Sector News

Abpro teams up with China’s NJCTTQ in biobucks deal worth up to $4B

February 28, 2019
Life sciences

Get involved in the discussion! Click here to comment on this story

Abpro is partnering with China-based NJCTTQ to develop new bispecific antibodies using its antibody discovery platform. Under the agreement, Abpro could collect up to $4 billion, which includes $60 million in “near-term R&D funding,” as well as milestone payments and royalties.

Abpro will hold on to the rights for any drugs approved outside of China and Thailand, and NJCTTQ will retain the rights in China, Abpro said in a statement. The pair will use Abpro’s DiversImmune technology, one of two platforms the Massachusetts-based company uses to develop drug candidates. The company was vague about the targets of the collaboration, saying only that they would develop bispecific antibodies, such as T-cell engagers, for immuno-oncology.

“This collaboration further validates our platform’s unique ability to develop best-in-class bispecific T-cell engagers, with significant potential to treat patients living with cancer,” said Ian Chan, Abpro’s co-founder and executive chairman, in the statement. “NJCTTQ has substantial clinical development and commercialization expertise that is highly complementary to our immuno-oncology development platforms as we focus on broadening our pipeline and expanding our ability to treat more patients globally.”

“We intend to pursue additional similar development collaborations that leverage our innovative technology platforms and programs that include commercial rights in key global markets,” Chan added.

This isn’t the first time Abpro has tied up with a Chinese company. In 2016, Abpro signed a $3.5 million deal with Chinese biotech Essex Bio to co-develop monoclonal antibodies. Essex Bio, which specializes in recombinant DNA technology, would retain commercial rights in China, while Abpro would hold them for the rest of the world.

Abpro filed to raise up to $86 million in an IPO last April, hoping the proceeds would fund clinical trials of its lead antibodies for cancer and vascular eye disease in 2019. However, a month later, it put off the IPO, delaying a capital infusion it hoped would support the first clinical trials of those programs.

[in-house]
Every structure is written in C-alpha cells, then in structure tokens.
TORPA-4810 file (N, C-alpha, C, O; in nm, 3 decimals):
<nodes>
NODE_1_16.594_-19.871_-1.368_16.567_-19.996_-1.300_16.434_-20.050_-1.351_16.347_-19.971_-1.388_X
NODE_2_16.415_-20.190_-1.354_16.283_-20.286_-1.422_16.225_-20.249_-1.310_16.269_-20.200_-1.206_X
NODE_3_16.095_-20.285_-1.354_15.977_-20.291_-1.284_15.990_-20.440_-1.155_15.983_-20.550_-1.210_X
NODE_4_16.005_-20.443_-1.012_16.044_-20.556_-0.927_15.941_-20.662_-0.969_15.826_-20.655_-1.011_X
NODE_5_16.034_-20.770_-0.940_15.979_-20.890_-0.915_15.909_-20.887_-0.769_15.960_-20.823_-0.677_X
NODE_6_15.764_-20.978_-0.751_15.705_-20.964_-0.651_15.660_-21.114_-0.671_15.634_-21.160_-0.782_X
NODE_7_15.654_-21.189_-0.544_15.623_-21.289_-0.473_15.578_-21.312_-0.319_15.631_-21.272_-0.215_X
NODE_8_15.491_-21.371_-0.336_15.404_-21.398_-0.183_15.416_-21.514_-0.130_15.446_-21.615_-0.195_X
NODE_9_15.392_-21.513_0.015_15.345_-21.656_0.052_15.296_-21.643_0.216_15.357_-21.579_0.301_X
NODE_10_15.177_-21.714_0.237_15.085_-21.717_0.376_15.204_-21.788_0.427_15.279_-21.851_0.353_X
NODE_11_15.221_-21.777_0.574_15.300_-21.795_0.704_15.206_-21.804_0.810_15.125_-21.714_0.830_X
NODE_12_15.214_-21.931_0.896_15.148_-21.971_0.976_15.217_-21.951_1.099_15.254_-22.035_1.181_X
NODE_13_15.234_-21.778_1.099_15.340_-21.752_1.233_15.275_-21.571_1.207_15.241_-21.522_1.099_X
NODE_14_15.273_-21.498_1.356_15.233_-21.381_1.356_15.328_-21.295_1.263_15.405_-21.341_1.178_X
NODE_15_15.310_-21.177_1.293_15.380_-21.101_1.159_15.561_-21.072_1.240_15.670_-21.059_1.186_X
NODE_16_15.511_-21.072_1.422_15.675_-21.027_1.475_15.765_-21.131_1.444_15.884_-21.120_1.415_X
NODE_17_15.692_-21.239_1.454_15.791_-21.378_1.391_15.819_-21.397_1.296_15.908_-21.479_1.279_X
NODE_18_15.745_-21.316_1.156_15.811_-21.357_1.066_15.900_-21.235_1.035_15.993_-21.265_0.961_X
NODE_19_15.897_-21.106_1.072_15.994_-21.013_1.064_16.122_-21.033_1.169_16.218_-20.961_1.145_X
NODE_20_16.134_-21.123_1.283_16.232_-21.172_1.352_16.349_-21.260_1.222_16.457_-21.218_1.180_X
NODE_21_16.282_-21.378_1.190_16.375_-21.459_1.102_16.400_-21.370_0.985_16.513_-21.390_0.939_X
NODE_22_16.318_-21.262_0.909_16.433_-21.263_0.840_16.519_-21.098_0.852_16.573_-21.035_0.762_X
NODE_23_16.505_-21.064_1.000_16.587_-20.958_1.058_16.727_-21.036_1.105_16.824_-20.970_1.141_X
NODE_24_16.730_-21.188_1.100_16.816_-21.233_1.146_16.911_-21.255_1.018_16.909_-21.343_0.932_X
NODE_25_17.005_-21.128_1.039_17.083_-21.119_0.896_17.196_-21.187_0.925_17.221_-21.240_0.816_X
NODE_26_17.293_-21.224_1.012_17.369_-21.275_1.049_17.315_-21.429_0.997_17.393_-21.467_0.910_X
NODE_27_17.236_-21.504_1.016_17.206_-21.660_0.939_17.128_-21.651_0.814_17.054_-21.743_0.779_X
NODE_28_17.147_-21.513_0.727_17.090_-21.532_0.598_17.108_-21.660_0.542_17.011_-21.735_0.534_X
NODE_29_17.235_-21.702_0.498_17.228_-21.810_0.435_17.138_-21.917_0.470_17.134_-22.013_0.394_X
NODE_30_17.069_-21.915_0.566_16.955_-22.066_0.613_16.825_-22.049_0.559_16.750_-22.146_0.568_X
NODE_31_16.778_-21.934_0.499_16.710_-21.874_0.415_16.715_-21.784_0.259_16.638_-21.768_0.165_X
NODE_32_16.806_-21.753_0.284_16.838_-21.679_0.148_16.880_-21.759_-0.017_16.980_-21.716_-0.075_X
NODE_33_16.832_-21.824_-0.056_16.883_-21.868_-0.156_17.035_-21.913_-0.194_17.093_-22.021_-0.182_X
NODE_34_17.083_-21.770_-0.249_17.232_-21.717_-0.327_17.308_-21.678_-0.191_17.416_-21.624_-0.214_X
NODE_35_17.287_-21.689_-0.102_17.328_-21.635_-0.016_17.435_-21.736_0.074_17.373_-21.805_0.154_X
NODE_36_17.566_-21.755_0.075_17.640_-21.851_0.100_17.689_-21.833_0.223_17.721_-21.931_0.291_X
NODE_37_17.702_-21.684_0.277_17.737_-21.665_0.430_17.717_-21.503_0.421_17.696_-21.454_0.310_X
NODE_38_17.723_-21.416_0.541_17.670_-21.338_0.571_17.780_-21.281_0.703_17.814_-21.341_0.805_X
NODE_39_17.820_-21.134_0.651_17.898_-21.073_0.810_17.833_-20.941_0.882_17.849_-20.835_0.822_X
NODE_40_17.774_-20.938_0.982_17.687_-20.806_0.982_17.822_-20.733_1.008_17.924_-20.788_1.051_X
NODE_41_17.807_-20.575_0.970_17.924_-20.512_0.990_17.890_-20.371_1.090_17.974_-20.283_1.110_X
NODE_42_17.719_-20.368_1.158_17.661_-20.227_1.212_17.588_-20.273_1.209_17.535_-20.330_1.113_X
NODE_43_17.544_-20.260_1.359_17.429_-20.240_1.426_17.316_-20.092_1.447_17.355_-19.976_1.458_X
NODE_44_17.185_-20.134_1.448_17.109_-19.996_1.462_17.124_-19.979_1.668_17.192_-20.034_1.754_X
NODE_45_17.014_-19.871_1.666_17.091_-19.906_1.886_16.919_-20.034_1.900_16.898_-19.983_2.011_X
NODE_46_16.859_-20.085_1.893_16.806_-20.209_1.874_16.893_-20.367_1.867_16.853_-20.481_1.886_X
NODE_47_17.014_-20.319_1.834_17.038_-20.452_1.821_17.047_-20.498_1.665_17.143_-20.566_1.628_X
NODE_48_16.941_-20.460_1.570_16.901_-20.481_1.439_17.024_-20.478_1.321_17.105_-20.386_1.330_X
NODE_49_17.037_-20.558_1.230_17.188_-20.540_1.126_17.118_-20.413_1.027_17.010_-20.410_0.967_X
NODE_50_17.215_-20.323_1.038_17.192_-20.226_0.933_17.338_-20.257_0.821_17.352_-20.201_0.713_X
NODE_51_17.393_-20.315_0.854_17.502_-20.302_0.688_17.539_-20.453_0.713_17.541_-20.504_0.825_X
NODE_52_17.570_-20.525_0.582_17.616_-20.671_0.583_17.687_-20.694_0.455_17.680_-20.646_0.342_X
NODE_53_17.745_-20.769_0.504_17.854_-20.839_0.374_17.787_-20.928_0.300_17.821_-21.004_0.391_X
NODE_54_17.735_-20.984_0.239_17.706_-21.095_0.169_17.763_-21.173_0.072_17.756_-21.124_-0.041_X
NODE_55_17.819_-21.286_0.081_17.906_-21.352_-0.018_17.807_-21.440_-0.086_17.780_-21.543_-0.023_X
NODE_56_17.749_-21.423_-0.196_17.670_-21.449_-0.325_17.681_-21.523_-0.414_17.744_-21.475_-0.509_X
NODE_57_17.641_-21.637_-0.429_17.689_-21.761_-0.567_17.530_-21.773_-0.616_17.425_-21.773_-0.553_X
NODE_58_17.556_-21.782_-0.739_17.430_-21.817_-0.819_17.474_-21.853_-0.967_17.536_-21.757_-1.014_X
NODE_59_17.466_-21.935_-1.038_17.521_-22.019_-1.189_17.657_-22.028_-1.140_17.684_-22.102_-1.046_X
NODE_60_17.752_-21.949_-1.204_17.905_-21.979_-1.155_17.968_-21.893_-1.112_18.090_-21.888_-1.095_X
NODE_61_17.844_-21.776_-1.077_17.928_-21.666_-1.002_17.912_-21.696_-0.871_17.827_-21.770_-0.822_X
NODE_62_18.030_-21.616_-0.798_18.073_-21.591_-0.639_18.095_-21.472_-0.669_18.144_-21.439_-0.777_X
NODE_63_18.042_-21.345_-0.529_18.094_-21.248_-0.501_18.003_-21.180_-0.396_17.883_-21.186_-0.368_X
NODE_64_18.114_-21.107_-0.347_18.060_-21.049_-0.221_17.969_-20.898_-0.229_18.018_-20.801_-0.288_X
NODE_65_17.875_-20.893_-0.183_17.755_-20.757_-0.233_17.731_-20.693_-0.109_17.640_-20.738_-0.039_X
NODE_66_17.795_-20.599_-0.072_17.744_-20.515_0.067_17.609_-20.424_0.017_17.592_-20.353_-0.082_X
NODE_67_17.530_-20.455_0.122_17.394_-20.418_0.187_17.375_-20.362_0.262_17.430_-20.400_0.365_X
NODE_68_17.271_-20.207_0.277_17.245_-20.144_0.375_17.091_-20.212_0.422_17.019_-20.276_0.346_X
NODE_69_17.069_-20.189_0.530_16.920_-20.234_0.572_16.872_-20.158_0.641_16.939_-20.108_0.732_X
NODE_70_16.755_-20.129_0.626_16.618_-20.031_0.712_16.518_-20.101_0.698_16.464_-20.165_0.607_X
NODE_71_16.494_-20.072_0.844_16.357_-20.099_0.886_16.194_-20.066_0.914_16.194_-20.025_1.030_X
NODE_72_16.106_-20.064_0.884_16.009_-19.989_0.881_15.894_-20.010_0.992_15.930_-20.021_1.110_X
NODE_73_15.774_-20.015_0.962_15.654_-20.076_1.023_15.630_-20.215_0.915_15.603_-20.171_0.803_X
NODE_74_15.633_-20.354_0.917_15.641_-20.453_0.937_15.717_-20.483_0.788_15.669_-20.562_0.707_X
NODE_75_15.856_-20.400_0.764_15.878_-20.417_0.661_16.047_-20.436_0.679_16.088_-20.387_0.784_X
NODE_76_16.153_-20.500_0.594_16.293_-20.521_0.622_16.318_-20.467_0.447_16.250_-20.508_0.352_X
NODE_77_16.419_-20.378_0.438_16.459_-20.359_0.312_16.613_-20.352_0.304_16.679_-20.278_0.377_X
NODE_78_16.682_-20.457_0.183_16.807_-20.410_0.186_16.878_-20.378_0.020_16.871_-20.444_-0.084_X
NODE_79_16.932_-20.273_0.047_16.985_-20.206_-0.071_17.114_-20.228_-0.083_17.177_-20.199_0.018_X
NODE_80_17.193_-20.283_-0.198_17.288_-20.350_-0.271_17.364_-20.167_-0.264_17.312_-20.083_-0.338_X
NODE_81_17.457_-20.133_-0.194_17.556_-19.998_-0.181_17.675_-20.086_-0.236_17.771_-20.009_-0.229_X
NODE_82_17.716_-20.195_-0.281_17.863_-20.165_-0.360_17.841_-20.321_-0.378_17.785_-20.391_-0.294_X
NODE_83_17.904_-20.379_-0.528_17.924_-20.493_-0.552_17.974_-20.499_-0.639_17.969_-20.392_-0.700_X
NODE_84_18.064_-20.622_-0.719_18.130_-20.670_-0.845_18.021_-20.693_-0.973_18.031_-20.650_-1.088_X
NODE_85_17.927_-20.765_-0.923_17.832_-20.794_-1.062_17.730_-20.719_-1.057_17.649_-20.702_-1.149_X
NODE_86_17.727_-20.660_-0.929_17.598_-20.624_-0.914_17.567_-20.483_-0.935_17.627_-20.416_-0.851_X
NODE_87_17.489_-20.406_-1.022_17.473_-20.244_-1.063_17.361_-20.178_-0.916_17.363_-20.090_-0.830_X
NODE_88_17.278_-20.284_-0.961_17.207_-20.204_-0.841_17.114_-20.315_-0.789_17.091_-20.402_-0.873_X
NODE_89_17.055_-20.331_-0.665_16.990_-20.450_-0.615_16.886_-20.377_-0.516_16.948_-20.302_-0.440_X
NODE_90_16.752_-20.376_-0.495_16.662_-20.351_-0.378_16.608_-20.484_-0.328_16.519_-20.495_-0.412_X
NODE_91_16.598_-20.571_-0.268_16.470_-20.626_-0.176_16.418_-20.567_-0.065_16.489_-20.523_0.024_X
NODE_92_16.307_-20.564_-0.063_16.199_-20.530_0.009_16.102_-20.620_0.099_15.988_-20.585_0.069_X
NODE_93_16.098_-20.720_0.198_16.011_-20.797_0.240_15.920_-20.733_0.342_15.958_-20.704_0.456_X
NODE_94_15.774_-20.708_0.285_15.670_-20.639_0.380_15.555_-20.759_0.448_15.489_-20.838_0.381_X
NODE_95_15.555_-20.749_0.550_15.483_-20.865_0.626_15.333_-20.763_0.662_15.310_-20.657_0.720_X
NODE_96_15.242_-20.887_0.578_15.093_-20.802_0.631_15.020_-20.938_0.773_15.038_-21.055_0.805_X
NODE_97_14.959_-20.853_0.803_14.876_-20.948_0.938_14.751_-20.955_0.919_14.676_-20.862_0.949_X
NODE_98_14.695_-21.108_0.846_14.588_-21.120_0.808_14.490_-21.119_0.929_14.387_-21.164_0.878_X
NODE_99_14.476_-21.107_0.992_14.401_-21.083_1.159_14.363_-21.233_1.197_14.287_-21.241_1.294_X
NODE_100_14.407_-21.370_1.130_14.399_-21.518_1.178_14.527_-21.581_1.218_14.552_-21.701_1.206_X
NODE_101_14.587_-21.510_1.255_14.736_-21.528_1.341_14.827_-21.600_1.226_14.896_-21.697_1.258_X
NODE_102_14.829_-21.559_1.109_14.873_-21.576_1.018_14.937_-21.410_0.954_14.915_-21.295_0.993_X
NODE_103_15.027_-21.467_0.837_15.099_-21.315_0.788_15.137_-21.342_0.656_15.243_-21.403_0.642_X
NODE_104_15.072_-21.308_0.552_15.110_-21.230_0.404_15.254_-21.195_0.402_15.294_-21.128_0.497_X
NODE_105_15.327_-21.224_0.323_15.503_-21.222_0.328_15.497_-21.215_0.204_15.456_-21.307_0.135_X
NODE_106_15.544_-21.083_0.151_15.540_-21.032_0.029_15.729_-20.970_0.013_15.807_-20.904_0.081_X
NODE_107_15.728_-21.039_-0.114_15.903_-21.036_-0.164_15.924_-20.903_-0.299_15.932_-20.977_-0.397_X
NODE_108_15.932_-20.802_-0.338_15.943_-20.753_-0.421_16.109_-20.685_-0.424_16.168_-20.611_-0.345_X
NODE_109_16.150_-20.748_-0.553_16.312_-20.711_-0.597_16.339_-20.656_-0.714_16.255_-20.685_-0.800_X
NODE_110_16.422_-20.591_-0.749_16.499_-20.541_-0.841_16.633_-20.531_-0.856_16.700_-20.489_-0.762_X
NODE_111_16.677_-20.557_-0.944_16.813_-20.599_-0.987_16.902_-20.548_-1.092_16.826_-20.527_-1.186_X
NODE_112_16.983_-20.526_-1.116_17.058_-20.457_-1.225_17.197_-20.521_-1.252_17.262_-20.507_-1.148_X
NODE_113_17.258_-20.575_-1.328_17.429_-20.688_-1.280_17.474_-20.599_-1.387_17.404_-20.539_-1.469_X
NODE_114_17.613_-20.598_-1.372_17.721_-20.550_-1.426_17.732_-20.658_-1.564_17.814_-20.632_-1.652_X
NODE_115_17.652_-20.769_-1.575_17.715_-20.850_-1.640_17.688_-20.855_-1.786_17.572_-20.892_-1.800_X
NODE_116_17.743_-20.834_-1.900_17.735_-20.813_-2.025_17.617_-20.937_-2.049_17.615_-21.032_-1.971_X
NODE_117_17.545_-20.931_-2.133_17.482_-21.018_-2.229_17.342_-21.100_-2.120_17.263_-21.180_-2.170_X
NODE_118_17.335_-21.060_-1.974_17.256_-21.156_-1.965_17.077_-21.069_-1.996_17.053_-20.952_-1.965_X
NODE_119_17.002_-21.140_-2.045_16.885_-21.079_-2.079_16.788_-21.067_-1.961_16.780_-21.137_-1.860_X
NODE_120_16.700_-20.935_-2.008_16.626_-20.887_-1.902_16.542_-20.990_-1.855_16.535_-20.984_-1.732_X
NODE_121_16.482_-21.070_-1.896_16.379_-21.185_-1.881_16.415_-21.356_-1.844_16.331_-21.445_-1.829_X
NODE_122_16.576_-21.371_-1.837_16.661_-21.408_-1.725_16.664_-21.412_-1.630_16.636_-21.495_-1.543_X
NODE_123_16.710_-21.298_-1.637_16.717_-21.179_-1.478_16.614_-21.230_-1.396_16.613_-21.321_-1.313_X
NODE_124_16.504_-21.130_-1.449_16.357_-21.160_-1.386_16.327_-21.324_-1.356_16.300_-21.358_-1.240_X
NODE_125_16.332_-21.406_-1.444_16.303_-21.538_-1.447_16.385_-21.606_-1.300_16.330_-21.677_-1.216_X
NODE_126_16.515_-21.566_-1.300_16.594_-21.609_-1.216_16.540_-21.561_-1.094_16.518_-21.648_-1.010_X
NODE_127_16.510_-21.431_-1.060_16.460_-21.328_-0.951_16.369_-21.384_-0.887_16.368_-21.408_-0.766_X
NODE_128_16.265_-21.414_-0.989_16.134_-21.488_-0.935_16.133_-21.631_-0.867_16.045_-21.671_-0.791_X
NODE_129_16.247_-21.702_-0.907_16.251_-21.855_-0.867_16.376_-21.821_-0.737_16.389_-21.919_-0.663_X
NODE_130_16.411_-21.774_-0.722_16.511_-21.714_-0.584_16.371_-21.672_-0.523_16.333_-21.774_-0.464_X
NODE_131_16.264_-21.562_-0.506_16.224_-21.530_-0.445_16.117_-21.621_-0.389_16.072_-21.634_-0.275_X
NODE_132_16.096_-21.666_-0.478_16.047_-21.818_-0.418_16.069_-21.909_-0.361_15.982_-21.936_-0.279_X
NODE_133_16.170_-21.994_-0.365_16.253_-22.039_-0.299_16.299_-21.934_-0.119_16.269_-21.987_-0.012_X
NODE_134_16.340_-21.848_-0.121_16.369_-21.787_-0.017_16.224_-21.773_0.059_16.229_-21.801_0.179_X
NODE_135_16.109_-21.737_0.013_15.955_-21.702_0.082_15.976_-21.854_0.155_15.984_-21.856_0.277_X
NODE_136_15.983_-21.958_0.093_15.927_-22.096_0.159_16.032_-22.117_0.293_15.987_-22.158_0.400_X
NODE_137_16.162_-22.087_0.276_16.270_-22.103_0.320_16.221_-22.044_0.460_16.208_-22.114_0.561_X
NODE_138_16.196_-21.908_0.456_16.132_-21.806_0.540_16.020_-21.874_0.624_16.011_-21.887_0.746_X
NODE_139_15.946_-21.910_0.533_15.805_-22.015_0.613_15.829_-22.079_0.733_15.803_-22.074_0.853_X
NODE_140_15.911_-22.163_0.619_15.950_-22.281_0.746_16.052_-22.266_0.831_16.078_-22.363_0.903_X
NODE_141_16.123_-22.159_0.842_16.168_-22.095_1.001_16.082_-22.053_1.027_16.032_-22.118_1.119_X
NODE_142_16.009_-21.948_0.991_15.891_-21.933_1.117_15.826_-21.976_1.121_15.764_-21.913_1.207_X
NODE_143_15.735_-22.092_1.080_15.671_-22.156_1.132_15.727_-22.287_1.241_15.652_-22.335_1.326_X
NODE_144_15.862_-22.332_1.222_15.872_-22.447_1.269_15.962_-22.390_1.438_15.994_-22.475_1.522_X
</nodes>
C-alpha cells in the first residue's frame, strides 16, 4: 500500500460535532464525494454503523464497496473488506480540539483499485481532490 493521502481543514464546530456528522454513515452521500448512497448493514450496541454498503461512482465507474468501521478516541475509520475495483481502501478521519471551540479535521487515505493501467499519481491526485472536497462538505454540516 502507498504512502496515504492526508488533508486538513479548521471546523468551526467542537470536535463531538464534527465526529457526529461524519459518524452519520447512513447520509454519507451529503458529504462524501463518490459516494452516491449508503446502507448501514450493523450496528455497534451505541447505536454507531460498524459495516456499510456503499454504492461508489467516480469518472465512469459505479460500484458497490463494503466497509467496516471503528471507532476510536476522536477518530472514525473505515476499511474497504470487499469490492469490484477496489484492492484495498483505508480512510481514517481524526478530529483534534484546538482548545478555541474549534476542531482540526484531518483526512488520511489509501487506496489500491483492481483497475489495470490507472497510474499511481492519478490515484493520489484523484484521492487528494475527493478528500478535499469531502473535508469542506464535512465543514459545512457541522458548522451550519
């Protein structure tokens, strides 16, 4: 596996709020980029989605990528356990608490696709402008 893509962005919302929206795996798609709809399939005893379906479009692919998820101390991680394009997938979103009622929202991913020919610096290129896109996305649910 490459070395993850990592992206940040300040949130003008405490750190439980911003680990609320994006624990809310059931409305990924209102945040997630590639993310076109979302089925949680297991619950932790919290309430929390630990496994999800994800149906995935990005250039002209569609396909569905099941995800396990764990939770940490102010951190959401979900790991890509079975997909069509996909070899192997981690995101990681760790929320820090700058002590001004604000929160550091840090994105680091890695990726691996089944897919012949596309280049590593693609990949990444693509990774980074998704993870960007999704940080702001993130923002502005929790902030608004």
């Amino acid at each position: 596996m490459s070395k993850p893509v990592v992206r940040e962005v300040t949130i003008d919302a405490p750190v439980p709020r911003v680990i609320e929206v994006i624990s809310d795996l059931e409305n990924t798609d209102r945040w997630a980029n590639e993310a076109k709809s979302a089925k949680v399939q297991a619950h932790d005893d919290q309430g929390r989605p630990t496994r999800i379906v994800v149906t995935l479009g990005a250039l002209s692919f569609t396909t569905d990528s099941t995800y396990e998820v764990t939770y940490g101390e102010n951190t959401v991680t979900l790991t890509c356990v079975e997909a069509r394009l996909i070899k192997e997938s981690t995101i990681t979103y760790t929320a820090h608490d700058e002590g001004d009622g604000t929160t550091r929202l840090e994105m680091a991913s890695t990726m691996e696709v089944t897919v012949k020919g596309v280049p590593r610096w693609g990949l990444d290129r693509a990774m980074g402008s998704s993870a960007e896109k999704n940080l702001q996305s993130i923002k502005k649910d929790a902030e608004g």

By Amirah Al Idrus

Source: Fierce Biotech

Join the discussion!

Your email address will not be published. Required fields are marked *

Related News

November 12, 2019

Amgen to cut 149 staff in retreat from neuroscience R&D

Life sciences

LinkedIn Twitter FacebookAmgen has given notice of its intent to lay off 149 people at its Cambridge, Massachusetts, operation by the end of the year. The notice comes weeks after […]

November 12, 2019

In the shadows

Life sciences

LinkedIn Twitter FacebookThroughout history, there are countless examples of people who have toiled away without receiving the plaudits they deserve. During his life, Vincent Van Gogh couldn’t find a single […]

November 11, 2019

Lupin sells off Japanese operation to tidy up its balance sheet

Life sciences

LinkedIn Twitter FacebookEven as other drugmakers are making big plays for business in Japan, India’s Lupin is backing off. Just weeks after selling the sterile manufacturing assets of its Kyowa […]

Subscribe to our Weekly Newsletter

We're easy to reach